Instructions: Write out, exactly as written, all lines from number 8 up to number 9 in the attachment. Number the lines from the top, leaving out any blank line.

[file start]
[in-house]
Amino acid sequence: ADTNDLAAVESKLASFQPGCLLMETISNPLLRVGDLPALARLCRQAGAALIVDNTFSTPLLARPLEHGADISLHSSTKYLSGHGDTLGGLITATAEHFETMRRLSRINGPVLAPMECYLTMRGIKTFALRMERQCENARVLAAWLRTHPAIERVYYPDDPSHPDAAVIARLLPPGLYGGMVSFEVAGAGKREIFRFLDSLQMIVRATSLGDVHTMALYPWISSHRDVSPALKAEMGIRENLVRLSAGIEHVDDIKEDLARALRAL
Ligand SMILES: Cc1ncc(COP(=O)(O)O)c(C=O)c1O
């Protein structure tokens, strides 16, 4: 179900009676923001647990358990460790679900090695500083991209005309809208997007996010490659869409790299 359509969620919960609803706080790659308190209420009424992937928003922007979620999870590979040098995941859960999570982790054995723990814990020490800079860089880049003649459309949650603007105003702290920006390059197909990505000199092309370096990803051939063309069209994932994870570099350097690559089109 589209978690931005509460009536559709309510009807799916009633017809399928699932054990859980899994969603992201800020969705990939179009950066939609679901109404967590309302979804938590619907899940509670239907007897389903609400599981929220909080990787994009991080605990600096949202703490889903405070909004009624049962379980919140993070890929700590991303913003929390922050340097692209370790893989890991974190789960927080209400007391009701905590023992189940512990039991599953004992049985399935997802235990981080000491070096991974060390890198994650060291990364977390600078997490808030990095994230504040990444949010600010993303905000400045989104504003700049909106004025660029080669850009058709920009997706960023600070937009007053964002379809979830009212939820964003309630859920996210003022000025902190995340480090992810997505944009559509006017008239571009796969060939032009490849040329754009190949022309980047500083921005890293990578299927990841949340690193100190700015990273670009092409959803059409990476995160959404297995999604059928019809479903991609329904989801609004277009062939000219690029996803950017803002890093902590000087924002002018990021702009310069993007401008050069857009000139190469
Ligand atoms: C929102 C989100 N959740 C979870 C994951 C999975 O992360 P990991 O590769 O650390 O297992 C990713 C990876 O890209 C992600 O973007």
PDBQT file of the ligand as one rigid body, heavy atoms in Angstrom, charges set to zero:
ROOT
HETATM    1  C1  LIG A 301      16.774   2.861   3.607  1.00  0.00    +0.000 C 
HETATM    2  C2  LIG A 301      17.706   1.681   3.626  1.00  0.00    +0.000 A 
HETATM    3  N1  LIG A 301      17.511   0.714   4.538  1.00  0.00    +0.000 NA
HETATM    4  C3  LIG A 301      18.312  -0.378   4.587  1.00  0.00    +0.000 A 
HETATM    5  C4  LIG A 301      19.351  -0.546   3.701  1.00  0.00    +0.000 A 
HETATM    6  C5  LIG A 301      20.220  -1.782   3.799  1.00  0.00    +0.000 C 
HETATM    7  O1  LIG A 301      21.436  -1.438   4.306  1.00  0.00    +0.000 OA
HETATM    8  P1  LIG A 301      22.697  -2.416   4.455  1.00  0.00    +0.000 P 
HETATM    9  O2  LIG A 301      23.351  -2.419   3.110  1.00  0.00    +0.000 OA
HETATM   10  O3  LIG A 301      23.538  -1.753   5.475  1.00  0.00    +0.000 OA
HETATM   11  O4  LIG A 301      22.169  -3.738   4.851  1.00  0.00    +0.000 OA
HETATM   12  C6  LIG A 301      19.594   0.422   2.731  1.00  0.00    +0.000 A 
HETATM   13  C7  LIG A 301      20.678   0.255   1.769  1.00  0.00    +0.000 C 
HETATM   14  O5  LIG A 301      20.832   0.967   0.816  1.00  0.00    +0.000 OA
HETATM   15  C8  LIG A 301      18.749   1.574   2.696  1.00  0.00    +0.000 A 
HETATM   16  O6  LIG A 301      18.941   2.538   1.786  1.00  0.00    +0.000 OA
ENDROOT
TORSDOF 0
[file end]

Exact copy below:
HETATM    1  C1  LIG A 301      16.774   2.861   3.607  1.00  0.00    +0.000 C 
HETATM    2  C2  LIG A 301      17.706   1.681   3.626  1.00  0.00    +0.000 A 